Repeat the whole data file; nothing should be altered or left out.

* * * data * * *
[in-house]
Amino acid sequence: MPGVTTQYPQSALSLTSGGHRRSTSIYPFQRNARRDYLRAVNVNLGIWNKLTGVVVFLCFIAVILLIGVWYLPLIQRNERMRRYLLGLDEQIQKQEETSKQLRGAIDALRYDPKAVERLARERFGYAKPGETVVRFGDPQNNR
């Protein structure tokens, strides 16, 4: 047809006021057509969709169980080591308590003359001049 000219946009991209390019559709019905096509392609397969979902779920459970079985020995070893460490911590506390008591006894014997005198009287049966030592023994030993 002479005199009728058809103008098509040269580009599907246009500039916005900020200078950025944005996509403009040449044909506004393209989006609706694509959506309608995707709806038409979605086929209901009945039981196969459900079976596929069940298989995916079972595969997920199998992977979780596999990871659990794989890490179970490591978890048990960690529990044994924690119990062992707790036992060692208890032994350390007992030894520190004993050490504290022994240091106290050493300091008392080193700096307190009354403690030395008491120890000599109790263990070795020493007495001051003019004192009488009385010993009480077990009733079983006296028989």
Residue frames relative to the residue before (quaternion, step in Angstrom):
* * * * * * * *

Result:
[in-house]
Amino acid sequence: MPGVTTQYPQSALSLTSGGHRRSTSIYPFQRNARRDYLRAVNVNLGIWNKLTGVVVFLCFIAVILLIGVWYLPLIQRNERMRRYLLGLDEQIQKQEETSKQLRGAIDALRYDPKAVERLARERFGYAKPGETVVRFGDPQNNR
């Protein structure tokens, strides 16, 4: 047809006021057509969709169980080591308590003359001049 000219946009991209390019559709019905096509392609397969979902779920459970079985020995070893460490911590506390008591006894014997005198009287049966030592023994030993 002479005199009728058809103008098509040269580009599907246009500039916005900020200078950025944005996509403009040449044909506004393209989006609706694509959506309608995707709806038409979605086929209901009945039981196969459900079976596929069940298989995916079972595969997920199998992977979780596999990871659990794989890490179970490591978890048990960690529990044994924690119990062992707790036992060692208890032994350390007992030894520190004993050490504290022994240091106290050493300091008392080193700096307190009354403690030395008491120890000599109790263990070795020493007495001051003019004192009488009385010993009480077990009733079983006296028989």
Residue frames relative to the residue before (quaternion, step in Angstrom):